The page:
It is very possible to take 6 classes in a term, and work 12-15 hours a week.
It is not just about the # of classes, but the time required for each class. I was on the quarter system, a Microbiology major and many of my classes had labs which were 3 hour blocks twice a week with a 1 hour lecture 2 times a week. I completely agree about time management. Only you know what you are capable of handling and a quarter system vs a semester system will also have an impact.
I think figuring out your own personal rhythm and capacity is an important part of college. Some people thrive on being pushed to the max; some people thrive on a more measured pace. No value judgement- people are wired differently. When my kids were young I found certain periods at work extremely stressful- now I laugh them off because I don’t have the conflicting demands of getting dinner on the table, laundry, groceries, etc. As an empty nester you can do your household chores when you get around to it; I’m not packing school lunches at midnight.
OP- find a pace which works for you.
I had the healthiest lifestyle, for me, when I was in graduate school. This was at a university that was on the quarter system.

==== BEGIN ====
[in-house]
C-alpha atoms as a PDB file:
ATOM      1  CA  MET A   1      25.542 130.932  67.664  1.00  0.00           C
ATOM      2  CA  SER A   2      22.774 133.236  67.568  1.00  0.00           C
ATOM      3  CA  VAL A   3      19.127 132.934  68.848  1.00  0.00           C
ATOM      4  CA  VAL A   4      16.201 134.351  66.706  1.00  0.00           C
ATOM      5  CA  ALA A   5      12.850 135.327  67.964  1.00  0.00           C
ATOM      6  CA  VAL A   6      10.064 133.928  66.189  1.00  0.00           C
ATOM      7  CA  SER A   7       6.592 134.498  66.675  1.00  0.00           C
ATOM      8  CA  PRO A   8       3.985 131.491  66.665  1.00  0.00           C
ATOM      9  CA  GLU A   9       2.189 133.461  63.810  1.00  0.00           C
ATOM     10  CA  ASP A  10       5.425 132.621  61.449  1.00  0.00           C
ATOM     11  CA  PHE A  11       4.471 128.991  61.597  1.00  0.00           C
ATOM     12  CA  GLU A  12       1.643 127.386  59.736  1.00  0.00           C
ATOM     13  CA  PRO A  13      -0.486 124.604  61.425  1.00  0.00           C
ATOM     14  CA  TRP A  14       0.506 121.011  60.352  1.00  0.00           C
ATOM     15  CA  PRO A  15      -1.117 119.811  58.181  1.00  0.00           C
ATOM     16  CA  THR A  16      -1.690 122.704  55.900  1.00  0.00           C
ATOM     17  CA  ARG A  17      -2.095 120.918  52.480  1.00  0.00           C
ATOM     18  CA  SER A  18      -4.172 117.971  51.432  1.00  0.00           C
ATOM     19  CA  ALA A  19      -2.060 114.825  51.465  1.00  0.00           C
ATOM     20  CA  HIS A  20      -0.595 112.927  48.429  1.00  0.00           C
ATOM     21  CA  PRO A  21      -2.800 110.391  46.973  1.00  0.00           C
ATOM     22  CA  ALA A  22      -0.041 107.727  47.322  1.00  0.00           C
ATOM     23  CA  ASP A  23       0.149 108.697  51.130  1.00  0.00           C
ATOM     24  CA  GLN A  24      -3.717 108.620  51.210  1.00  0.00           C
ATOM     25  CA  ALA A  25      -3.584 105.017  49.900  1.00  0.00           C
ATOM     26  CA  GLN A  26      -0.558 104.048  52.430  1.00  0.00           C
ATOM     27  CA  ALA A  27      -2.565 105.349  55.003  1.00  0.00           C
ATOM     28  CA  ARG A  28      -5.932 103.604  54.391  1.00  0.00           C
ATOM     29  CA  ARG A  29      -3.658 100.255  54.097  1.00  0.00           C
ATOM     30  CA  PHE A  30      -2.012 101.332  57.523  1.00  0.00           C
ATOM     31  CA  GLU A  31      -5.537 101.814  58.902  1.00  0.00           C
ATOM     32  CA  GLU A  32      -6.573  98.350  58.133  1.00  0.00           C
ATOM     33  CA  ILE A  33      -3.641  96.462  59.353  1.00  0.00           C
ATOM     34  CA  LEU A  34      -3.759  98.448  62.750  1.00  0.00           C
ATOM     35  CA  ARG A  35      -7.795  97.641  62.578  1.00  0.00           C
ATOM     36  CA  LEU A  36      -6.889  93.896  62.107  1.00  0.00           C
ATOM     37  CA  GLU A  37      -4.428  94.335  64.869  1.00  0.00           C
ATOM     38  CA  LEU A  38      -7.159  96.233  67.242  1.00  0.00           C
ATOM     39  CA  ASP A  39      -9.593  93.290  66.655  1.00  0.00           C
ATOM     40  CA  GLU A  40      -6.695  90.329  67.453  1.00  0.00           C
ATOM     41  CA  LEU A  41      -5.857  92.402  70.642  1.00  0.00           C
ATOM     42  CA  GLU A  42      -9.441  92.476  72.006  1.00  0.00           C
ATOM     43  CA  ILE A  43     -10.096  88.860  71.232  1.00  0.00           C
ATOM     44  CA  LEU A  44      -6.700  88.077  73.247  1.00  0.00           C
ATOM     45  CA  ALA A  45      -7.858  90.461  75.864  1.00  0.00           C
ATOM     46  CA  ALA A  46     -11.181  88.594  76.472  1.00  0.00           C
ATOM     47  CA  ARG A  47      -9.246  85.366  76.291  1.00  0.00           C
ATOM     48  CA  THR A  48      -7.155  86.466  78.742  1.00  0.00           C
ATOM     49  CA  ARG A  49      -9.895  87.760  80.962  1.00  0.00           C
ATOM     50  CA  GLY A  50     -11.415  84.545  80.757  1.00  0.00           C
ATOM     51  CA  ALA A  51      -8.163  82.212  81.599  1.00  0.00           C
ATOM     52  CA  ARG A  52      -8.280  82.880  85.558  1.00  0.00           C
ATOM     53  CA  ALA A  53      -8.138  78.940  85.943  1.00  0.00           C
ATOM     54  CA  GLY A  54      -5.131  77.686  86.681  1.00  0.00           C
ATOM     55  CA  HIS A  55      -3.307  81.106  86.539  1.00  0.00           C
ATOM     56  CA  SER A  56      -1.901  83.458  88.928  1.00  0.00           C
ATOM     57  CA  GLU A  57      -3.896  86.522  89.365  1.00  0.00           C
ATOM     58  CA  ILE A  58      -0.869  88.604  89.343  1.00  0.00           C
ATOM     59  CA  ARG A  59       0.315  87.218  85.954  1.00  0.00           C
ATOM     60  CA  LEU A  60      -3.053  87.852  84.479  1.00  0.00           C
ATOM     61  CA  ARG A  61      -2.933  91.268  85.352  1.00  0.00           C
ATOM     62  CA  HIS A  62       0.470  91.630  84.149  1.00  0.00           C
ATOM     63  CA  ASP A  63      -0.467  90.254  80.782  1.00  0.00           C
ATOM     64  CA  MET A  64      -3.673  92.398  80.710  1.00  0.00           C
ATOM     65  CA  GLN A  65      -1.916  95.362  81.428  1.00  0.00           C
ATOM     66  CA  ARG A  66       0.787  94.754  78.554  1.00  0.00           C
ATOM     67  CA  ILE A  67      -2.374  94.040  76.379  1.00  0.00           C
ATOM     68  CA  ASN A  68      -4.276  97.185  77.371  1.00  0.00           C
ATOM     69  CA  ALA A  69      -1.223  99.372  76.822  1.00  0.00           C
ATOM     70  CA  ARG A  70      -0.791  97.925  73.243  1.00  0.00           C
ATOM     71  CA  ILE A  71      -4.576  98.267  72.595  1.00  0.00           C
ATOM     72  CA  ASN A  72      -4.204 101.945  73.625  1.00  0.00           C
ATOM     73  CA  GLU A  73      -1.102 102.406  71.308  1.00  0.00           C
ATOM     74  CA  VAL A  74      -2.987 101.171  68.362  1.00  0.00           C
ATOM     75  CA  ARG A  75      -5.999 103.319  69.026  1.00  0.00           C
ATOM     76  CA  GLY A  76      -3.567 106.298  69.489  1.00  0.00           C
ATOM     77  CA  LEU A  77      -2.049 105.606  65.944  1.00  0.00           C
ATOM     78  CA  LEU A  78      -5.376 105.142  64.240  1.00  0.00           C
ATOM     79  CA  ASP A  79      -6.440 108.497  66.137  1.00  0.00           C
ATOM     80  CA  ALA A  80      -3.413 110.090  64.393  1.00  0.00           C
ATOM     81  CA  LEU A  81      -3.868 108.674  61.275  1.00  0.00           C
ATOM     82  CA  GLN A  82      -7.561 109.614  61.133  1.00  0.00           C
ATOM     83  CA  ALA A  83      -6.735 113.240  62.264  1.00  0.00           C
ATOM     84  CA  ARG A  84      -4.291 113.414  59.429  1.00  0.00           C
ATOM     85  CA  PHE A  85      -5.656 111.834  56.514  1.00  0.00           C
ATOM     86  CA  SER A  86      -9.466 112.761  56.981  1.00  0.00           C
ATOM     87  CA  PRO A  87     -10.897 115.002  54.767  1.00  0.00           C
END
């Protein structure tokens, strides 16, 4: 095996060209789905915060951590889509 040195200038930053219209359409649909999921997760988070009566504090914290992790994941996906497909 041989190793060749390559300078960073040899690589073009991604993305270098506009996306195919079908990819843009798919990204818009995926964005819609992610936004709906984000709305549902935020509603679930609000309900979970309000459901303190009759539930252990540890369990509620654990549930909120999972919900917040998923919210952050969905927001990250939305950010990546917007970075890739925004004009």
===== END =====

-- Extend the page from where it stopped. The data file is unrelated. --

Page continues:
Every quarter I started off with 6 or 7 classes. However, in every case I dropped back to 5 classes by the end of the second week. Then I made a very strong effort to stay ahead in all classes. I attended every class and always sat near the front. I kept way ahead in my homework. I started homework the day that it was assigned. I did homework on Saturdays and Sundays (and every other day). I took most (perhaps all?) Friday evenings and Saturday evenings off to relax a bit (but the next day was back to studying by mid day). I was nearly totally focused on studying and did not hold a job. The most important thing was that I wanted to do it and I knew why I wanted to do it. I was motivated. To me this reduces the stress a LOT. Sometimes keeping caught up is less stressful than worrying about why you are not caught up.
As an undergraduate student I was much less consistent. I fell behind and had to take 6 courses at a time (at MIT) my last semester. I passed all of them (with 3 A’s and two B’s and something else I do not want to talk about, in the 6 classes), but it was brutal. I would never want to do that again, and have never done it again.